It’s now been some time since I was a postgraduate representative on the School of Earth and Environment Postgraduate committee. Sometimes passed time can be great because it puts rose-coloured glasses over an experience and all you can remember are the best parts. Sometimes it just makes you forget. And sometimes, just sometimes, it makes you wonder why you bothered.
I, along with the other postgraduate representatives, worked hard to try to make the School a more hospitable environment for postgraduates. We organised seminar sessions, symposia and BBQs. We fought with the administration about access to resources and payment for teaching. We tried to engage with as many people as we could, and we tried to improve the PhD process. We met with resilient and resistant academics.
And now, three years after starting my tenure as a postgrad representative, and six months or so after finishing it, our School is looking down the barrel of that thing that messes up all efforts for change – a restructure process.
I went through two restructure processes in the short three years that I was employed in the public sector. Each time a restructure is kicked off people become concerned about their employment prospects, money is wasted on rebranding and reorganisation of office space, and every little bit of administrative improvement that had been in the works becomes low priority and disappears completely.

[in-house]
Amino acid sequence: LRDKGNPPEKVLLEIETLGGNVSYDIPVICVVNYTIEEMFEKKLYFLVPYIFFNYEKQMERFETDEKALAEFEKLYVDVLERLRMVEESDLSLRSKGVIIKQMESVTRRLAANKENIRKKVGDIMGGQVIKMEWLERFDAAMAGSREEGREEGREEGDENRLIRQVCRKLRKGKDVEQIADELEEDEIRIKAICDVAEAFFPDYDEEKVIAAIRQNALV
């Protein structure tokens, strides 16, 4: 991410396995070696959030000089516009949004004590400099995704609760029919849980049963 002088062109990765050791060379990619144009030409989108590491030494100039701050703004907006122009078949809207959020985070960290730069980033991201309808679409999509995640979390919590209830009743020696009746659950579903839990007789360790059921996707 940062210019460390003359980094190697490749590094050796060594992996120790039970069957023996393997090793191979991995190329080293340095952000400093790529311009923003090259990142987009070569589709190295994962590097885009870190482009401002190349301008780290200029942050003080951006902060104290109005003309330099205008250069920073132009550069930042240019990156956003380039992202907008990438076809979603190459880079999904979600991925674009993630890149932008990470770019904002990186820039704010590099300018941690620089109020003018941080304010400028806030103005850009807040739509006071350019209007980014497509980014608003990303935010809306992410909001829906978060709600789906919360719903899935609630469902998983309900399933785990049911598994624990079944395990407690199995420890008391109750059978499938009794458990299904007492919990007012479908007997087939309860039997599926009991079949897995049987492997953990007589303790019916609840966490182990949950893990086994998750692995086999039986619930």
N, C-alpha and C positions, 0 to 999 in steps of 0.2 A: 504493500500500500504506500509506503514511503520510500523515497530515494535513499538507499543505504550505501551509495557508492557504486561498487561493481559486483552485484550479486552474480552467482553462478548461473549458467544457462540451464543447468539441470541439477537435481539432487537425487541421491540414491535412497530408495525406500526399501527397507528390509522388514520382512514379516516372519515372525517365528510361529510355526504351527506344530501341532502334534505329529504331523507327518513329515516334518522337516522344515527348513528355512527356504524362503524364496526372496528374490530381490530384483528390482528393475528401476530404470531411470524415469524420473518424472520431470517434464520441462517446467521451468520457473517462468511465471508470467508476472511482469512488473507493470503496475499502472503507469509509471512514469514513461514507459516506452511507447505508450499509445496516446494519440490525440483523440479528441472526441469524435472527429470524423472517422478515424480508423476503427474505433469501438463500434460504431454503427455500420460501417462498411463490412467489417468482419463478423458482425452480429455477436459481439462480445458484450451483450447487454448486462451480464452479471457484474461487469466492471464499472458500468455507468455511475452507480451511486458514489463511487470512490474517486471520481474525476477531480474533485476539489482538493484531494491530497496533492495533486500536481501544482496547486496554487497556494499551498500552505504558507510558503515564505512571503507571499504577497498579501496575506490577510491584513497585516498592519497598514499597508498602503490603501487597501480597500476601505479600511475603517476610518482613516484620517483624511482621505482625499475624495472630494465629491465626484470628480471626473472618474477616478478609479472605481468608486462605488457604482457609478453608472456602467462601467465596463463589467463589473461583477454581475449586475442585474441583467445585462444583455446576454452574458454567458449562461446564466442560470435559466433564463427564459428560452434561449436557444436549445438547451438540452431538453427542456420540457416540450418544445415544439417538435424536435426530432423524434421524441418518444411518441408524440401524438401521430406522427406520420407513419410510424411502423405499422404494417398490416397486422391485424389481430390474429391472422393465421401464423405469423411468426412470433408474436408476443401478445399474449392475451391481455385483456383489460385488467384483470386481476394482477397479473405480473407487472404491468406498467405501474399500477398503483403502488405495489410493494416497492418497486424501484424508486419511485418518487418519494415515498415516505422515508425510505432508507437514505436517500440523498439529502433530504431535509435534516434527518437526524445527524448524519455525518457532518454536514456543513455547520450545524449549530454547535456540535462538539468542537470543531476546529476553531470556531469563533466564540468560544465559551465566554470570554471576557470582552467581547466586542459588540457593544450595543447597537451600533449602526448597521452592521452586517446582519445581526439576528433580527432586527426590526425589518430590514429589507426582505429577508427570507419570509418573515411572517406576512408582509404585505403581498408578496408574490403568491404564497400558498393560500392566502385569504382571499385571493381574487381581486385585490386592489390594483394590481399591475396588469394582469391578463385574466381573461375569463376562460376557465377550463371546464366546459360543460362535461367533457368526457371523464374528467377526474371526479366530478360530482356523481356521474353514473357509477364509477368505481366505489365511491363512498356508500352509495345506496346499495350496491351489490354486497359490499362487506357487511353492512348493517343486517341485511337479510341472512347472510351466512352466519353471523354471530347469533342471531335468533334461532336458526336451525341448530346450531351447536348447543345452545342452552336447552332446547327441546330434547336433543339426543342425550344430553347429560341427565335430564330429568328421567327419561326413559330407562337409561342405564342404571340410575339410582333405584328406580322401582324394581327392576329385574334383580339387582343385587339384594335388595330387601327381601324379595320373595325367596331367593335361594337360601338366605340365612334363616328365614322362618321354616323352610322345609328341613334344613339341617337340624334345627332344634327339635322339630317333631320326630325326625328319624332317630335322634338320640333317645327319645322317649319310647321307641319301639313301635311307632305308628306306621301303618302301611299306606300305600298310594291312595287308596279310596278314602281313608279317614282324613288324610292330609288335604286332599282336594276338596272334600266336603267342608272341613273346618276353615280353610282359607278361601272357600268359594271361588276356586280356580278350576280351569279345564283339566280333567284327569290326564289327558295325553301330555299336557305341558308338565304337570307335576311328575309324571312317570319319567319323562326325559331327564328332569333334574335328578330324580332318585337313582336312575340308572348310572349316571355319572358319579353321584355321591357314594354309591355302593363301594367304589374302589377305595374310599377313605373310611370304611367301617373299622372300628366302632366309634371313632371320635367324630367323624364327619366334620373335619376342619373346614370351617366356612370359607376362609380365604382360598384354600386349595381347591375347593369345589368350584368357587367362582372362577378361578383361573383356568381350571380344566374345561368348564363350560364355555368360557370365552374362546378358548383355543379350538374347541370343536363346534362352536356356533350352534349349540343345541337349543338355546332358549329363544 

And I can’t help but feel that the same might be happening to my dear school. Twelve months after the initiation of our new PhD policy I’m not sure there has been an attempt to assess its effectiveness, or even an indication that people have adhered to it. Instead, people are (understandably) worried about how they will sit in a new structure and whether they will be affected by the wider ‘functional review’ that aims to cut 300 full time staff members across the university.
After attempting to put in place processes to support PhD students I’m just not sure the academic staff members are any more interested in creating a Phd community than they were three years ago. And the other students seem just as unlikely to help out. This isn’t a reflection on those individual academic staff members or students but is a reflection of a workplace culture that doesn’t appear to value the experiences of postgrads or create a sense of improvement around administrative processes. Instead, there’s the ever-present chop-change framework driven by interests at the top, who assume that the next change will bring increased efficiency.
But I can’t say that I look back on my time and consider it wasted. I enjoyed getting to know postgrads from across the School and I think we put on a few really good shows. It might not have been worth it in the long run, but I think it was worth it at the time.
(Clipart from here)